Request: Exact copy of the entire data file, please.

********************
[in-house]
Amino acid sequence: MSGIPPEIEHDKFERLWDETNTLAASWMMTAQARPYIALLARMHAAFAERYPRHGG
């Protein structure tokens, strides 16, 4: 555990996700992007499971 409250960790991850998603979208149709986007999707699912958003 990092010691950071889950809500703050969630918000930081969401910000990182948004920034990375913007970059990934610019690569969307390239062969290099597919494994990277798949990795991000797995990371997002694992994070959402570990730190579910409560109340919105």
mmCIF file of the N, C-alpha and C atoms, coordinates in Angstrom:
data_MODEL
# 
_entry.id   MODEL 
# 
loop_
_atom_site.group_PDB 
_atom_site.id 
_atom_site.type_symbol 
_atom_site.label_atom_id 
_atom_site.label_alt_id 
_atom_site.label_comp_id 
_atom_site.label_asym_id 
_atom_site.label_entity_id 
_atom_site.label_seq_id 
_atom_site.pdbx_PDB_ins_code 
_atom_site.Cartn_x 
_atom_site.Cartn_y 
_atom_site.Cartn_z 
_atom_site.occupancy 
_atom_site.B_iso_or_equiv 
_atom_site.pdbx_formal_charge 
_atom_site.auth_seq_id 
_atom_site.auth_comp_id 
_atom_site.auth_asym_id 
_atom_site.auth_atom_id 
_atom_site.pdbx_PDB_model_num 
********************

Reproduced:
[in-house]
Amino acid sequence: MSGIPPEIEHDKFERLWDETNTLAASWMMTAQARPYIALLARMHAAFAERYPRHGG
């Protein structure tokens, strides 16, 4: 555990996700992007499971 409250960790991850998603979208149709986007999707699912958003 990092010691950071889950809500703050969630918000930081969401910000990182948004920034990375913007970059990934610019690569969307390239062969290099597919494994990277798949990795991000797995990371997002694992994070959402570990730190579910409560109340919105």
mmCIF file of the N, C-alpha and C atoms, coordinates in Angstrom:
data_MODEL
# 
_entry.id   MODEL 
# 
loop_
_atom_site.group_PDB 
_atom_site.id 
_atom_site.type_symbol 
_atom_site.label_atom_id 
_atom_site.label_alt_id 
_atom_site.label_comp_id 
_atom_site.label_asym_id 
_atom_site.label_entity_id 
_atom_site.label_seq_id 
_atom_site.pdbx_PDB_ins_code 
_atom_site.Cartn_x 
_atom_site.Cartn_y 
_atom_site.Cartn_z 
_atom_site.occupancy 
_atom_site.B_iso_or_equiv 
_atom_site.pdbx_formal_charge 
_atom_site.auth_seq_id 
_atom_site.auth_comp_id 
_atom_site.auth_asym_id 
_atom_site.auth_atom_id 
_atom_site.pdbx_PDB_model_num 